For my first real job I was the librarian at a Christian school. (I hear you out there making your librarian jokes.) We had to arrive at 7:15 a.m. for morning devotions, led by the pastor of the church. Interesting plot twist: ten years later that same pastor pled guilty to stealing nearly $1 million from the church and school. I still remember a lot of what he said at devotions. Do you think that I esteem those words now? No. I don’t. Rightly or not, for me, he has lost all credibility; he was inauthentic in his character, and I don’t trust him.
I wonder if the relational equivalent of this is happening in the houses of well-intentioned Christian families. I wonder if there is a chasm between action and word, between character and doc- trine. I wonder if what we say does not seem to mean anything.
Simply put, are we a family who, together, lives this Good Life?
If I tell my kids to get their rear ends off the couch and have adventures, am I myself moving my own rear end toward adventures? If I tell my kids that too much technology is harmful, am I myself stuck scrolling my phone?
If I tell my kids that being cool doesn’t matter, am I chasing the latest iPhone, applying gobs of concealer before I leave the house, or ordering new clothes every three weeks from this or that boutique?
If I tell them to be kind, am I myself screaming at their dad when I get mad?
If I tell them reading matters, when was the last time I picked up a book?
If I tell them faces are more important than screens, do I look them in the eyes when they’re talking to me?
If you are like me, this list of questions surfaces a little bit of a guilty, depressed feeling. We have high ideals, and yet we are very, very human. People sometimes take this to mean we drop the ideals. Embrace the imperfect, stop trying so hard. I get the appeal of this, but it essentially falls flat and is unhelpful.
My pastor sometimes tells us he wants to be the “first repenter.” I think this sums up a better response to the guilty, depressed feeling. In this response we don’t stop trying. We confess first.
Part of the good news about being a parent is that you have a built-in accountability system! Isn’t that wonderful? A friend of mine said he told his daughters they could ask for five dollars every time they saw him using his phone while driving. Don’t you bet that habit was broken quickly!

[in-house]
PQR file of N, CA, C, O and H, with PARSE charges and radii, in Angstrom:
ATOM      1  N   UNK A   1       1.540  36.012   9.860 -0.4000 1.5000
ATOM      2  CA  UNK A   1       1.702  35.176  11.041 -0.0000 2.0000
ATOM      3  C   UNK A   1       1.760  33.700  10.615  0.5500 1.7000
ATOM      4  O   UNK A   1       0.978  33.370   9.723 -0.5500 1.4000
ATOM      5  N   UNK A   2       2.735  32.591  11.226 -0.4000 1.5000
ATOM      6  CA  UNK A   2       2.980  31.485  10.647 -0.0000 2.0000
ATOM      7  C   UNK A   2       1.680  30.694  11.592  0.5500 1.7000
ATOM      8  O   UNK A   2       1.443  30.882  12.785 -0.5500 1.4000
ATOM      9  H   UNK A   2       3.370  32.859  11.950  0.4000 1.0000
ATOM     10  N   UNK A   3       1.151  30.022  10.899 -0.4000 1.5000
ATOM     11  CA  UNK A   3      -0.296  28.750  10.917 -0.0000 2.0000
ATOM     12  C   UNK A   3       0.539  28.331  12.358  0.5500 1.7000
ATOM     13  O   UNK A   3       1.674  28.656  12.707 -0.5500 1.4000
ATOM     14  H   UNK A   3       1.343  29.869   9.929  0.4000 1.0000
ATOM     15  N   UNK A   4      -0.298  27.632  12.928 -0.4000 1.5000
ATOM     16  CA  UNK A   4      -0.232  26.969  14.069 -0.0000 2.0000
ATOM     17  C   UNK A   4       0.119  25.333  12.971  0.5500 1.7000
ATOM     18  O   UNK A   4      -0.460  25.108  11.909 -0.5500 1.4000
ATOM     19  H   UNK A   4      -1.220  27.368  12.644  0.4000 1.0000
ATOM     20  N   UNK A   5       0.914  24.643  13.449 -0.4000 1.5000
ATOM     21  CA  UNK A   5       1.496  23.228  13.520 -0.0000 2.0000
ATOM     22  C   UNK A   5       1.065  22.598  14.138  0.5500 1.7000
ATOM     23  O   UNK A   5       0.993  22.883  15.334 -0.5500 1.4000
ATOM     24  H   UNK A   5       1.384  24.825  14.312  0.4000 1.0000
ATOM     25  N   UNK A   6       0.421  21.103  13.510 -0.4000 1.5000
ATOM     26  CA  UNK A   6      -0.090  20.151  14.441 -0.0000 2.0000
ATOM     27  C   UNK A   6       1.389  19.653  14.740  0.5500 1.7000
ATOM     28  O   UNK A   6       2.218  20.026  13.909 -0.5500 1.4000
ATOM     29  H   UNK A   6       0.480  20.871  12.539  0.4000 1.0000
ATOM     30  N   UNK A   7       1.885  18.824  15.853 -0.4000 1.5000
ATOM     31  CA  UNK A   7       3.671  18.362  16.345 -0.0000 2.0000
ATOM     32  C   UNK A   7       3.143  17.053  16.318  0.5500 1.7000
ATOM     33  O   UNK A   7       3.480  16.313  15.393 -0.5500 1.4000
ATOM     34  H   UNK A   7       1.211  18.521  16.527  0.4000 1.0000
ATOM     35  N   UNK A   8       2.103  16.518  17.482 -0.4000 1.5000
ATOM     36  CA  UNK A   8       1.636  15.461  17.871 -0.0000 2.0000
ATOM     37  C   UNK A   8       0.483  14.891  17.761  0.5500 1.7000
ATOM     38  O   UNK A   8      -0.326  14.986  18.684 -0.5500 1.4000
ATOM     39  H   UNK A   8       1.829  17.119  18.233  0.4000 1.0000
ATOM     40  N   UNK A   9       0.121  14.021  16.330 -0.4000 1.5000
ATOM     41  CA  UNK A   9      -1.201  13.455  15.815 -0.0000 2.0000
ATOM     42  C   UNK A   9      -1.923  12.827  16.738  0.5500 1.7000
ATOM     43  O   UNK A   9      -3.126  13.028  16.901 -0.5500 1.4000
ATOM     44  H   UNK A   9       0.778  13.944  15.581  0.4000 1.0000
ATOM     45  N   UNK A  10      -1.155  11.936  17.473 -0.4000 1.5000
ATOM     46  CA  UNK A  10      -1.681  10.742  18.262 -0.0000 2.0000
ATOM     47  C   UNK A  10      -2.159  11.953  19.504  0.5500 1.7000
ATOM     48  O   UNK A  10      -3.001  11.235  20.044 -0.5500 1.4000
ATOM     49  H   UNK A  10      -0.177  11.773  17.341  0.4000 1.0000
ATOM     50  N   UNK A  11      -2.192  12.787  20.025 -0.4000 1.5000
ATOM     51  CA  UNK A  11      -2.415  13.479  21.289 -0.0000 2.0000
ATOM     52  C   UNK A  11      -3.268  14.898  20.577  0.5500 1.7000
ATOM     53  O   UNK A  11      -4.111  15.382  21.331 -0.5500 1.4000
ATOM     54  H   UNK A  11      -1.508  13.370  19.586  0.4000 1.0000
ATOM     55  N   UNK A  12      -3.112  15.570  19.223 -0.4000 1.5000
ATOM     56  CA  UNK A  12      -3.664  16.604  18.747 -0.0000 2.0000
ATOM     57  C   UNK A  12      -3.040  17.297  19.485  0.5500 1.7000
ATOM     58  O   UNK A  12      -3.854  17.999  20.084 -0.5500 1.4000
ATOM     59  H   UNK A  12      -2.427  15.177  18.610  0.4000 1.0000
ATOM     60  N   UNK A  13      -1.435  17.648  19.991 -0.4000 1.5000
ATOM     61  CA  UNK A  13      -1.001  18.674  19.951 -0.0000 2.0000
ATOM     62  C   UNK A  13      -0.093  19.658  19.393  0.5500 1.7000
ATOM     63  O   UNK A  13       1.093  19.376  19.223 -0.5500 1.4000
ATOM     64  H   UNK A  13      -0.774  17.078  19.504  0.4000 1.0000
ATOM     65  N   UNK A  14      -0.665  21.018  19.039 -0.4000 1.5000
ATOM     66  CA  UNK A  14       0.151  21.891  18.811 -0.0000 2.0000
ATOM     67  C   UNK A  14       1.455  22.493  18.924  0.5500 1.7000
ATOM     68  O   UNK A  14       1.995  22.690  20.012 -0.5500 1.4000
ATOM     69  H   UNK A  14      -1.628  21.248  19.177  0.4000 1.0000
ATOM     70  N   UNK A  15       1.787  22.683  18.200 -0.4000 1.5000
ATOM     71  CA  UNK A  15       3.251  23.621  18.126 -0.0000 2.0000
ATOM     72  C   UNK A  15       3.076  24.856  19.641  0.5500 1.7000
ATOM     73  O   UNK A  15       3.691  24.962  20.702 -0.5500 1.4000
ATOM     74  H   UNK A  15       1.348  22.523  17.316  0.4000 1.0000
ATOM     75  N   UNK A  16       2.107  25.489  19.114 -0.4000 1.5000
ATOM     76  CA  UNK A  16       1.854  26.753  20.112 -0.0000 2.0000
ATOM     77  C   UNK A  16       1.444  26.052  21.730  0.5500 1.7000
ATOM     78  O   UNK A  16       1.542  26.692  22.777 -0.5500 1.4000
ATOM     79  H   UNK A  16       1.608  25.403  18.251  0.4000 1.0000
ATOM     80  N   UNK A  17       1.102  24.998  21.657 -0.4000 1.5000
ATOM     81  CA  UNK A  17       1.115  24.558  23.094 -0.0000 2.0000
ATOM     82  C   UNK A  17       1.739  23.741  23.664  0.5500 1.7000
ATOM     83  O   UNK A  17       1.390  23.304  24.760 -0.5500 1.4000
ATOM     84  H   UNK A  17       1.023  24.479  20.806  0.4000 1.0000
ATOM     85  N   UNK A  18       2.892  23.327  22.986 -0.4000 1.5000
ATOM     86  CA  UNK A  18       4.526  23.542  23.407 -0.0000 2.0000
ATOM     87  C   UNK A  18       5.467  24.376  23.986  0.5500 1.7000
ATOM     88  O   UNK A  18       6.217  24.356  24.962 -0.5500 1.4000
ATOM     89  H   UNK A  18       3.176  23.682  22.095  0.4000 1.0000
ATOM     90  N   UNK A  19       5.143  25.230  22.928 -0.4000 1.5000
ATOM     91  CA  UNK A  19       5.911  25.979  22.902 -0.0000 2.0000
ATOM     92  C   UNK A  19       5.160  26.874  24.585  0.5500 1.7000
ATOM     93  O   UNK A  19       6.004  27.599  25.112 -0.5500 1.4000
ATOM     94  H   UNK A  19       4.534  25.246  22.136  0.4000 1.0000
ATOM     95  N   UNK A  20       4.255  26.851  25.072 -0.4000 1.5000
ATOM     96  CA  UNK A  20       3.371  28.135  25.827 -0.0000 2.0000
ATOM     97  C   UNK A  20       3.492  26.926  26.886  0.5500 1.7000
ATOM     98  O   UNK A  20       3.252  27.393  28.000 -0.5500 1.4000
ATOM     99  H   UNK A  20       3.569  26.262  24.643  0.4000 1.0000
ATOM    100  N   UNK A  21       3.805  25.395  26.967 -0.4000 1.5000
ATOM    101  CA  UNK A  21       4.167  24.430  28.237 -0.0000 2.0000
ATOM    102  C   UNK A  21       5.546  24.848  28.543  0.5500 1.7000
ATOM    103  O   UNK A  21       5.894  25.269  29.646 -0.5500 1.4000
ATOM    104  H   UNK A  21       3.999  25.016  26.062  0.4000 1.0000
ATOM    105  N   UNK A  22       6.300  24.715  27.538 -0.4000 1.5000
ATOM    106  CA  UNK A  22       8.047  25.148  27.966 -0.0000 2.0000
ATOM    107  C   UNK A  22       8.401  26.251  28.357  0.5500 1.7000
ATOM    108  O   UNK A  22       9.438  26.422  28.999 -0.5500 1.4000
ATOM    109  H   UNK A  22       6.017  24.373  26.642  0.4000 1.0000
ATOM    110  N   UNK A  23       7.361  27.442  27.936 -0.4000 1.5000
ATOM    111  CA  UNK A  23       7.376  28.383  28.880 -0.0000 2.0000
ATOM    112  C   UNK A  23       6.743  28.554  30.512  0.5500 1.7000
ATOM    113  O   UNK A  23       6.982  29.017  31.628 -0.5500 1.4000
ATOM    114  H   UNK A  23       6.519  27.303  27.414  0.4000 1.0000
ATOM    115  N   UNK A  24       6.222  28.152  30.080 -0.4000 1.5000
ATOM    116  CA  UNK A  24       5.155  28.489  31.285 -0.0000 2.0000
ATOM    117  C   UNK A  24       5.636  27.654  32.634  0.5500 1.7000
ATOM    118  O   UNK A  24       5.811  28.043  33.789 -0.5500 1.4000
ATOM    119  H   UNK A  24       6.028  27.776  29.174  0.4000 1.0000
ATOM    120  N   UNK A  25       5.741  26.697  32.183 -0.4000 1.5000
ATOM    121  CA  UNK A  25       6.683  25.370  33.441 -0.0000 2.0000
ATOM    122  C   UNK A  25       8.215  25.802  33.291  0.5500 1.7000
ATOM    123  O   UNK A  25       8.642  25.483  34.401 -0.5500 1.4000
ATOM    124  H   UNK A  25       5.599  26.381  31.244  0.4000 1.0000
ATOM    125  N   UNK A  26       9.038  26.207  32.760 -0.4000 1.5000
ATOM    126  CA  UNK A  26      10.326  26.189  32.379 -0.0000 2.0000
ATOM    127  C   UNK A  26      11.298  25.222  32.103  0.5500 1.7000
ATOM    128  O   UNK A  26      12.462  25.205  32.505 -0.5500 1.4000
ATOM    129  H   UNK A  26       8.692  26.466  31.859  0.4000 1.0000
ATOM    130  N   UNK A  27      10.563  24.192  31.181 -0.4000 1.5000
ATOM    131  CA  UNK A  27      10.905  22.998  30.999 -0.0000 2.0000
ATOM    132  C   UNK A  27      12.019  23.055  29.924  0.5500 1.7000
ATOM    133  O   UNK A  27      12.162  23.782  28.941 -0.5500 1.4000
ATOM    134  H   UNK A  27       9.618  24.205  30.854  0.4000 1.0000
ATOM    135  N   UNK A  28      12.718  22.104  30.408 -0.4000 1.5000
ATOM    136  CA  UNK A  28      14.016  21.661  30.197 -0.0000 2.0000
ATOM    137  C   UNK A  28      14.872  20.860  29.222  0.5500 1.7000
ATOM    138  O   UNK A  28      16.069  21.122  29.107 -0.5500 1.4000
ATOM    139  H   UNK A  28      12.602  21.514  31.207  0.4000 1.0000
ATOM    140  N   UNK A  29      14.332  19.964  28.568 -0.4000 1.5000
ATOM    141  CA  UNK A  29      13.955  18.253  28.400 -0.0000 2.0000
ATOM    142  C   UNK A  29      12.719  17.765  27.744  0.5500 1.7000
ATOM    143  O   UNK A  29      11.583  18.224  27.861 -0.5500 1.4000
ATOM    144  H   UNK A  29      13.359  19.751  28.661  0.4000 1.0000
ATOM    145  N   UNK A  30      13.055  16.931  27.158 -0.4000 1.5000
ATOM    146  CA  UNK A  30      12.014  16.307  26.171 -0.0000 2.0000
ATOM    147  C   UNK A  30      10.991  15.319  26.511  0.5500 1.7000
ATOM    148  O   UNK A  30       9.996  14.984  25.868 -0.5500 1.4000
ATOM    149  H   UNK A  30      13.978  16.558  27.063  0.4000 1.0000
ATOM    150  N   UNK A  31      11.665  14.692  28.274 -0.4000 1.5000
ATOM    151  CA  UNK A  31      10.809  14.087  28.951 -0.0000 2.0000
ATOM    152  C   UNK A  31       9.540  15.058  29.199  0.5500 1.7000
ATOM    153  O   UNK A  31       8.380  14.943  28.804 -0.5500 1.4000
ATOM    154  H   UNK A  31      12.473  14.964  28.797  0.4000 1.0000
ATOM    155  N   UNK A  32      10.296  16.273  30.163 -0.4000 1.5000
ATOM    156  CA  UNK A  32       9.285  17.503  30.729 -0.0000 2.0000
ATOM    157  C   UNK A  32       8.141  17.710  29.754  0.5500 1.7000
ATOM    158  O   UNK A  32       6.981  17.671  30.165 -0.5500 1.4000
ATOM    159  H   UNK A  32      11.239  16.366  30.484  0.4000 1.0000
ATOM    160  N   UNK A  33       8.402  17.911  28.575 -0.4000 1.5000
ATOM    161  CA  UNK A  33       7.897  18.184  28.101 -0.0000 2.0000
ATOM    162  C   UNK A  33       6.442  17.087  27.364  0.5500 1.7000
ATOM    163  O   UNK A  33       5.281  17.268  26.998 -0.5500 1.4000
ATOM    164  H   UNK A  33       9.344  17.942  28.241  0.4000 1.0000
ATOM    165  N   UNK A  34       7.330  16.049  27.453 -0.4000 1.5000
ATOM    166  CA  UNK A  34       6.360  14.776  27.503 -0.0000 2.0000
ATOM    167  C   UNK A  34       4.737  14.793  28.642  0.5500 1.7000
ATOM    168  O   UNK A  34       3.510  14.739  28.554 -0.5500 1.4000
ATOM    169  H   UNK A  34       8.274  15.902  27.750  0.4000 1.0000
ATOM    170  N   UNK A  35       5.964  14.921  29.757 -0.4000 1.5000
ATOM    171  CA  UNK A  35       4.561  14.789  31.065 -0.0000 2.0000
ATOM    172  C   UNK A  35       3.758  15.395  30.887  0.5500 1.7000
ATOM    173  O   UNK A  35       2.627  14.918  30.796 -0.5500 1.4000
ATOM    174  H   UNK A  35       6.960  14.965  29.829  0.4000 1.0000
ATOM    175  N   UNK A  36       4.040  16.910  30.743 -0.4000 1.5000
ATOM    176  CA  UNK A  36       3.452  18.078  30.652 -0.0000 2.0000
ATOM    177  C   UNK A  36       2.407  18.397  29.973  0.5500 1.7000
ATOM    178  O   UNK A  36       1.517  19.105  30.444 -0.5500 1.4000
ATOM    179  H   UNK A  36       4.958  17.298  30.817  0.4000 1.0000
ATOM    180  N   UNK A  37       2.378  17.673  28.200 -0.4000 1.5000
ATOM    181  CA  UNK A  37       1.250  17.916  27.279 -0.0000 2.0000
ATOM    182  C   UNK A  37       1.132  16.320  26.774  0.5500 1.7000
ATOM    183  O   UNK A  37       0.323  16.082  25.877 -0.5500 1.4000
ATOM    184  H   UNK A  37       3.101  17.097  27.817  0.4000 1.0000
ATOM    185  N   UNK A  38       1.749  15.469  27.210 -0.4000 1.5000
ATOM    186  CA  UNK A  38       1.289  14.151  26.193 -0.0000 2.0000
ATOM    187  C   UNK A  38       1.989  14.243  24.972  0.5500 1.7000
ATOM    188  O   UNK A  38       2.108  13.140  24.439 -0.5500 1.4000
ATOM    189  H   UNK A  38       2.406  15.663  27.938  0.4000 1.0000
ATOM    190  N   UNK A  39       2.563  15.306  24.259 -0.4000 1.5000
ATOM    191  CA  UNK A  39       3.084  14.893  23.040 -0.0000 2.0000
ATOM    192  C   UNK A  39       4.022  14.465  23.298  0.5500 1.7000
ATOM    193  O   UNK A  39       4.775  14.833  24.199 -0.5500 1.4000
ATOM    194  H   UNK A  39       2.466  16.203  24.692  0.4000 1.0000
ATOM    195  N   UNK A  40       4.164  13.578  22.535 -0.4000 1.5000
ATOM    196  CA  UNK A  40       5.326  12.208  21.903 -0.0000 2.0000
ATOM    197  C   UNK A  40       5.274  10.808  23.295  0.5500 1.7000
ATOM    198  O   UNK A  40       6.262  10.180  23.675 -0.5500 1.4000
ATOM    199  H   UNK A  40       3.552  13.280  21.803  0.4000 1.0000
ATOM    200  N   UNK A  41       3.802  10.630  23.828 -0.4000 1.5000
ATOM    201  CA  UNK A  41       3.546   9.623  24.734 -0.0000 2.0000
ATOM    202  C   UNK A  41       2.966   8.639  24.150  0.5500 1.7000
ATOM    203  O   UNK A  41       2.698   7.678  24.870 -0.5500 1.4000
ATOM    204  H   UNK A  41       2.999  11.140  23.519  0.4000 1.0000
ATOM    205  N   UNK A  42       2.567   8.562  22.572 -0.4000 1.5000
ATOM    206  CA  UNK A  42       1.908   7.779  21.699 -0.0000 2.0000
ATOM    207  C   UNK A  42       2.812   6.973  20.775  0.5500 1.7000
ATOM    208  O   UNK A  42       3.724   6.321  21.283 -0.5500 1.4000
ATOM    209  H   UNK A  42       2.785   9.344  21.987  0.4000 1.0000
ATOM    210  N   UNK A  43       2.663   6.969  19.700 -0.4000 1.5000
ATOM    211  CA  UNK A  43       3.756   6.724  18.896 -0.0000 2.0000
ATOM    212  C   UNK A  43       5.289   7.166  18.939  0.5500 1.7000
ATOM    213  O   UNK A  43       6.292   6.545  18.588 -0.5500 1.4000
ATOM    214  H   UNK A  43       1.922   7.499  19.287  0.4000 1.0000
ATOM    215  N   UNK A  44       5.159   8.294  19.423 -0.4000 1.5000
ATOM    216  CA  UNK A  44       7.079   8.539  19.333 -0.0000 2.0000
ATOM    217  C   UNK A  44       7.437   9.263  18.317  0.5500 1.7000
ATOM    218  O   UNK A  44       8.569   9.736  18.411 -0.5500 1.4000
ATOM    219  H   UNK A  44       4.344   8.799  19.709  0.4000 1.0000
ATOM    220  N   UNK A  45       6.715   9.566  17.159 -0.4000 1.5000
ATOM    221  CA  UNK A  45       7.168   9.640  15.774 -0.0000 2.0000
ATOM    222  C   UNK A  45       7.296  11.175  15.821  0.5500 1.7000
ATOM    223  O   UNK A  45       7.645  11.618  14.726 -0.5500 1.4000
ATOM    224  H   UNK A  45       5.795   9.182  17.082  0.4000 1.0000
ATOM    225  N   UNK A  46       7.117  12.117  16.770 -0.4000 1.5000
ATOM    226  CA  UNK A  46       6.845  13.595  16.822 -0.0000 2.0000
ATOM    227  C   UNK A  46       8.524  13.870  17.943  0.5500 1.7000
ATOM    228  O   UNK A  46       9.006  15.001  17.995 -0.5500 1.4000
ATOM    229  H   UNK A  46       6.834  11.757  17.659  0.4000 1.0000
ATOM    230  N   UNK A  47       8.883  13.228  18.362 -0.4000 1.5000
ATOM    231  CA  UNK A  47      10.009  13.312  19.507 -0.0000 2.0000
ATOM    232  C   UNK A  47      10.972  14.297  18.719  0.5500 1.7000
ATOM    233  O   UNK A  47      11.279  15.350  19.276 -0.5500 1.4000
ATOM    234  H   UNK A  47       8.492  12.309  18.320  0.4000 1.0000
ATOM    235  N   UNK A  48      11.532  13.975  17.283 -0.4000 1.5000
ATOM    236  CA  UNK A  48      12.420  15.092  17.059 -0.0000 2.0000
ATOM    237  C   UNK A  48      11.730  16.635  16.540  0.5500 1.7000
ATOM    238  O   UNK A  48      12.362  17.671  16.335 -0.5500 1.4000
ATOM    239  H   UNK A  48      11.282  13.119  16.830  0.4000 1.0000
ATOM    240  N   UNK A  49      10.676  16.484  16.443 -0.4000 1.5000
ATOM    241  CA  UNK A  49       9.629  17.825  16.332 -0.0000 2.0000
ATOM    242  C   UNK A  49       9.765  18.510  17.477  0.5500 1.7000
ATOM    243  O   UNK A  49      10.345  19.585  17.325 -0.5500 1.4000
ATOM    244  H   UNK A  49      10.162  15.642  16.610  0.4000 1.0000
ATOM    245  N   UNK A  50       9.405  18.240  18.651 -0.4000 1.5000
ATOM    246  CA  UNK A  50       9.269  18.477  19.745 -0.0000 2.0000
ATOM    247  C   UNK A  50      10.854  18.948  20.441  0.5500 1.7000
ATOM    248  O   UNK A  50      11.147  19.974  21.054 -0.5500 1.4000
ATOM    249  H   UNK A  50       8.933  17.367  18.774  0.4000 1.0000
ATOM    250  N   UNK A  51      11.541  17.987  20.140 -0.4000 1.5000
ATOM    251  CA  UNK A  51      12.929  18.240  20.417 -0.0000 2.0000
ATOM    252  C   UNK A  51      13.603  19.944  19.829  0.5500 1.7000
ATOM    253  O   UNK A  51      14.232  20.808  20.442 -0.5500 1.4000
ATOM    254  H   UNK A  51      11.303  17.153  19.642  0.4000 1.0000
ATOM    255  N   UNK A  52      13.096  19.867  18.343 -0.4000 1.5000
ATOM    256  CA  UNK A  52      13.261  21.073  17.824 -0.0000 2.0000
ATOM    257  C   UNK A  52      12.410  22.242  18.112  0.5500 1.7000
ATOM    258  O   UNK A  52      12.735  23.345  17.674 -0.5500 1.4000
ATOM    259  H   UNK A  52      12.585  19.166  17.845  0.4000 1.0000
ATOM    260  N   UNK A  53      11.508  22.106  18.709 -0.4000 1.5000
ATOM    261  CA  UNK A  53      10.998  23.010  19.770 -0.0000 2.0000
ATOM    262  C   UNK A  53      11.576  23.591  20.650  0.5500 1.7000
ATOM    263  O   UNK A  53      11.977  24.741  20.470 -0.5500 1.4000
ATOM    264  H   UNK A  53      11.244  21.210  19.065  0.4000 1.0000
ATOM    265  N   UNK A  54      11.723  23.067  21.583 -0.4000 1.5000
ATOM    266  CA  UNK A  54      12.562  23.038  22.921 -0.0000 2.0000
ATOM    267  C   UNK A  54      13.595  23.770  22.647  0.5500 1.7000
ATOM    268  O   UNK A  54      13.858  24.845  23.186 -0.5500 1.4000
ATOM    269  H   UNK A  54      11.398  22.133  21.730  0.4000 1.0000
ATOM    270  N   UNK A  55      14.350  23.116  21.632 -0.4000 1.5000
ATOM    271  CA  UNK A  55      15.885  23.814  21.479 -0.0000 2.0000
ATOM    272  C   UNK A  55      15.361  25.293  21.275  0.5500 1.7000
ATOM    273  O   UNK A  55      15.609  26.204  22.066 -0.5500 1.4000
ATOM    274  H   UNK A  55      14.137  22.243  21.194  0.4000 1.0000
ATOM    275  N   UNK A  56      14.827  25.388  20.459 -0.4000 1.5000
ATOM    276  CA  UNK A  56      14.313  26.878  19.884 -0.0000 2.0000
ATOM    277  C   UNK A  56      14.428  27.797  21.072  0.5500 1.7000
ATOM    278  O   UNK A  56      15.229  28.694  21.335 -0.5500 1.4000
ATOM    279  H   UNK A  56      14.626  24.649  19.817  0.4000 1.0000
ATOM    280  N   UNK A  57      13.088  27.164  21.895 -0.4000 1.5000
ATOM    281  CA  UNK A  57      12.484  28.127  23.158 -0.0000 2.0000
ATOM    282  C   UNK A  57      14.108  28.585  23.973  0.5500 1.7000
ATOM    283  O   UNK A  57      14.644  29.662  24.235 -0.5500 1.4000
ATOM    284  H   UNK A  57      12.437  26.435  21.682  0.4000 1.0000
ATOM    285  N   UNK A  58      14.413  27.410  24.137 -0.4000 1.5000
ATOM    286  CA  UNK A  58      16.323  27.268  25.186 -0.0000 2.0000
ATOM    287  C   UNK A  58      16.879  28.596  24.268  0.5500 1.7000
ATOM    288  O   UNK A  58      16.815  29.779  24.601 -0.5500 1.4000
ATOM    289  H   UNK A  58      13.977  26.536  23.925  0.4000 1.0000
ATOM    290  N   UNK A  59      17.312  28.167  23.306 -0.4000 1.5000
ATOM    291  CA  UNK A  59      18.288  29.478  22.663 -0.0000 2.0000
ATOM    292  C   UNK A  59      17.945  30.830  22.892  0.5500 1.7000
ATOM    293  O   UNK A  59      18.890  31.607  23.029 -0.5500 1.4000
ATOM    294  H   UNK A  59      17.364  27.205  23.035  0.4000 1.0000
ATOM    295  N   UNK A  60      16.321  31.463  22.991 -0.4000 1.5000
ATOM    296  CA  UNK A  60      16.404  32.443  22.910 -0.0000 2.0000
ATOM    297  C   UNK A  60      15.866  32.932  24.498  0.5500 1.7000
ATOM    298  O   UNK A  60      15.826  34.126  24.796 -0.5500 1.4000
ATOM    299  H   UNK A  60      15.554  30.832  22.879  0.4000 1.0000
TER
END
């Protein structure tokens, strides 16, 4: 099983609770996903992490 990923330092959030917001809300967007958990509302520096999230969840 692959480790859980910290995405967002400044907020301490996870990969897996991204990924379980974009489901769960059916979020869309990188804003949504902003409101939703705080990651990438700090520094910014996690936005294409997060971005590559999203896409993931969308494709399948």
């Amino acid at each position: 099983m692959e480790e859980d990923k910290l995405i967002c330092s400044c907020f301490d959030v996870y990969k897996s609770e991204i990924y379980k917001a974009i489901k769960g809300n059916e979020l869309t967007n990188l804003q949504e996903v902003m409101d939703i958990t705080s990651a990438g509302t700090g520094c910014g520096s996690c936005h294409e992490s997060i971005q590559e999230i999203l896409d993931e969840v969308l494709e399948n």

I’m going to be honest with you. There’s something scary about writing a parenting book when your kids are all ten and under. I don’t use words like jinx, but if I did, I might feel like using it here. The jury is very much still out. I don’t have a proven formula. But, honestly, I’m not sure you should believe me if I said I did. What I do have is this:
Work out your faith with fear and trembling in front of your kids. Be authentic but give them truth.
I can’t resist quoting Paul David Tripp:
If we are going to teach our children to run to Jesus daily, we must run to Jesus daily as well. If we want our children to be sad in the face of the sin of their hearts and hands, we must mourn our sin as parents as well. You see, it is only as we are willing to confess that we are more like than unlike our children, that we ourselves need parenting every day, that we will be parents in need of a father’s grace who will again and again lead our children to the grace of the Father.1
I think this is one of the most exciting parts of this whole thing. We all learn together. Together, we adventure. Together, we choose faces over screens. Together, we apologize and pick ourselves up again tomorrow. Together, we chase after the Good Life.
- Tripp, Parenting, 56–57.
Excerpted with permission from Let Them Be Kids by Jessica Smartt, copyright Jessica Smartt.
* * *
Let’s pray together today that the Lord would help us to live what we say! Our families are watching. The world is watching. Let’s reach for God’s best and live the good life! Come share your thoughts with us on our blog. We want to hear from you! ~ Devotionals Daily